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Karpany v Dietman [2013] HCA 47

Category: Case Law
Binomial Name: High Court of Australia
Sub Category:Case Law
State/Country:South Australia, Australia
Legal Reference: [2013] HCA 47
Subject Matter:Native Title
Summary Information:


Owen John Karpany & Anor (Applicants) 


Peter John Dietman (Respondent) 


French CJ, Crennan, Kiefel, Bell, Gageler and Keane JJ


The High Court found that the native title right to fish for abalone was not inconsistent with the Fisheries Act 1971 (SA) (the 1971 Act). This meant that the operation of the 1971 Act did not extinguish this native title right. The Applicants could not be held liable for the offence of fishing undersize abalone under the Fisheries Management Act 2007 (SA) (the 2007 Act) that replaced the 1971 Act.  

Detailed Information:


The Applicants were charged under for having obtained undersize abalone. It was accepted by both parties that the abalone were undersized and that the Applicants caught the abalone in line with their traditional laws and customs, being those of the Narrunga People.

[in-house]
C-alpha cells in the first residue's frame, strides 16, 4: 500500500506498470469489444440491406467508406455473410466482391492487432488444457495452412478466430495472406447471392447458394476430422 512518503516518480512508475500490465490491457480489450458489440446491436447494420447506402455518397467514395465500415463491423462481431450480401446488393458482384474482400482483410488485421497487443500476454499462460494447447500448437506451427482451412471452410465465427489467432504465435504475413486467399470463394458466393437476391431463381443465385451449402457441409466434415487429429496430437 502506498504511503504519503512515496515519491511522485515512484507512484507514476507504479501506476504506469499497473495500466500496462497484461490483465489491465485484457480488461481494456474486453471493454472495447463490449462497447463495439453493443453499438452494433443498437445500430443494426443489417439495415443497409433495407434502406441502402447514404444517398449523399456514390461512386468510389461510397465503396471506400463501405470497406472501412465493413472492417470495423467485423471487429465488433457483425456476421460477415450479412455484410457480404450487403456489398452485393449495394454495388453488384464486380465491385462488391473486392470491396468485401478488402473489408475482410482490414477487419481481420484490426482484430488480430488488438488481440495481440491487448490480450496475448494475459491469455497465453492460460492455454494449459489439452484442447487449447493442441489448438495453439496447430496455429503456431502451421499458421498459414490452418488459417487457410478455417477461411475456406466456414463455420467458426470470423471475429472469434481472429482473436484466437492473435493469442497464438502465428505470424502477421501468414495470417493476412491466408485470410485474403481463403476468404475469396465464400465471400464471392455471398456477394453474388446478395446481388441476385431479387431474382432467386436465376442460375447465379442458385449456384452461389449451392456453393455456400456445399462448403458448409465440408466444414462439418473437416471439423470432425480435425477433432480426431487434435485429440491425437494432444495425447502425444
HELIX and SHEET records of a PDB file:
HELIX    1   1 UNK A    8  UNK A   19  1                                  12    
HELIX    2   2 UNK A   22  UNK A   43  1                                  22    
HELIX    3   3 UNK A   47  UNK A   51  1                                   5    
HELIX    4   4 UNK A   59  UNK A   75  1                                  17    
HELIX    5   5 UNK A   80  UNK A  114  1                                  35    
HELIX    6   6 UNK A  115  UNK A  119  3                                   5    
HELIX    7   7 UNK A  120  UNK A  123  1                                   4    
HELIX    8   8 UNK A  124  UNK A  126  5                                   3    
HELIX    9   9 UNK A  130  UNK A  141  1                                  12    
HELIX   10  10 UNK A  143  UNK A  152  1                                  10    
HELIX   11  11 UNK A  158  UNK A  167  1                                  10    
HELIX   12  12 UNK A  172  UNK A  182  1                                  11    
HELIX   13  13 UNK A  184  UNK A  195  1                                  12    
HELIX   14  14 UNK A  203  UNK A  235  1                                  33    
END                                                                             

In determining whether the Applicants were liable for the offence, two questions needed to be answered: 

1. As a principle of native title law in Australia, native title may be extinguished where the exercise of such rights would be inconsistent with the operation of prior State/Federal legislation [29]. Did the operation of the Fisheries Act 1971 (SA) (replaced by the 2007 Act) extinguish the Applicants' native title rights to fish undersize abalone? 

2. Did the "Native Title defence" in s211 of the Native Title Act 1993 (Cth) (the NTA) apply [11]? If so, the "law [would] not prohibit or restrict the native title holders from" fishing the abalone for non-commercial purposes, in line with their native title rights (s211(2) NTA).